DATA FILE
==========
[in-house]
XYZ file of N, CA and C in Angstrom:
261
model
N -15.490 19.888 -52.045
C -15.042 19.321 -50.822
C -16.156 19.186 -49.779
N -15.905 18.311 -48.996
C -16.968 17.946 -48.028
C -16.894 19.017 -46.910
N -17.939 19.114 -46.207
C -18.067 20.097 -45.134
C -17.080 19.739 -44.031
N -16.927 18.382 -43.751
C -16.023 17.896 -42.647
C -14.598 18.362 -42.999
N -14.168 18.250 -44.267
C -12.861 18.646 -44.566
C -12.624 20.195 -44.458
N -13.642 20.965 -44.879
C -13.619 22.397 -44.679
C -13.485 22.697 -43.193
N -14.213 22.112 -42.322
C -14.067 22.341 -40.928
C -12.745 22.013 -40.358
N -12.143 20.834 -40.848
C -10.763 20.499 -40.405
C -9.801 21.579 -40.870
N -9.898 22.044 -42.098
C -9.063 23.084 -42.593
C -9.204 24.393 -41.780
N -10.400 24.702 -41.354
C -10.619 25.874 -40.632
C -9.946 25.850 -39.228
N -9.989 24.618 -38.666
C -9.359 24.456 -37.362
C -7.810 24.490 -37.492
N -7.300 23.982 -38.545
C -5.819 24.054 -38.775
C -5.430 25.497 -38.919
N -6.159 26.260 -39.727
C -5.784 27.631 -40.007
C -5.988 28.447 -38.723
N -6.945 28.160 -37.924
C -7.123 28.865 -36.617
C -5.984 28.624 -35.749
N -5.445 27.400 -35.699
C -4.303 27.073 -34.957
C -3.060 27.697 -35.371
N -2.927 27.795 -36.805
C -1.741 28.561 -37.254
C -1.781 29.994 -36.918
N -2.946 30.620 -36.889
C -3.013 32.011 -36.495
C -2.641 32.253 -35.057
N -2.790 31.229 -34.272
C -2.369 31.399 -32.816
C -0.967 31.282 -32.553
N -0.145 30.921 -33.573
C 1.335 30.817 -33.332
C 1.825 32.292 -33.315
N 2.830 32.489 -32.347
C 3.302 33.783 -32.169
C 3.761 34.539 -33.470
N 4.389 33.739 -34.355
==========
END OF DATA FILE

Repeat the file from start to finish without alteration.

[in-house]
XYZ file of N, CA and C in Angstrom:
261
model
N -15.490 19.888 -52.045
C -15.042 19.321 -50.822
C -16.156 19.186 -49.779
N -15.905 18.311 -48.996
C -16.968 17.946 -48.028
C -16.894 19.017 -46.910
N -17.939 19.114 -46.207
C -18.067 20.097 -45.134
C -17.080 19.739 -44.031
N -16.927 18.382 -43.751
C -16.023 17.896 -42.647
C -14.598 18.362 -42.999
N -14.168 18.250 -44.267
C -12.861 18.646 -44.566
C -12.624 20.195 -44.458
N -13.642 20.965 -44.879
C -13.619 22.397 -44.679
C -13.485 22.697 -43.193
N -14.213 22.112 -42.322
C -14.067 22.341 -40.928
C -12.745 22.013 -40.358
N -12.143 20.834 -40.848
C -10.763 20.499 -40.405
C -9.801 21.579 -40.870
N -9.898 22.044 -42.098
C -9.063 23.084 -42.593
C -9.204 24.393 -41.780
N -10.400 24.702 -41.354
C -10.619 25.874 -40.632
C -9.946 25.850 -39.228
N -9.989 24.618 -38.666
C -9.359 24.456 -37.362
C -7.810 24.490 -37.492
N -7.300 23.982 -38.545
C -5.819 24.054 -38.775
C -5.430 25.497 -38.919
N -6.159 26.260 -39.727
C -5.784 27.631 -40.007
C -5.988 28.447 -38.723
N -6.945 28.160 -37.924
C -7.123 28.865 -36.617
C -5.984 28.624 -35.749
N -5.445 27.400 -35.699
C -4.303 27.073 -34.957
C -3.060 27.697 -35.371
N -2.927 27.795 -36.805
C -1.741 28.561 -37.254
C -1.781 29.994 -36.918
N -2.946 30.620 -36.889
C -3.013 32.011 -36.495
C -2.641 32.253 -35.057
N -2.790 31.229 -34.272
C -2.369 31.399 -32.816
C -0.967 31.282 -32.553
N -0.145 30.921 -33.573
C 1.335 30.817 -33.332
C 1.825 32.292 -33.315
N 2.830 32.489 -32.347
C 3.302 33.783 -32.169
C 3.761 34.539 -33.470
N 4.389 33.739 -34.355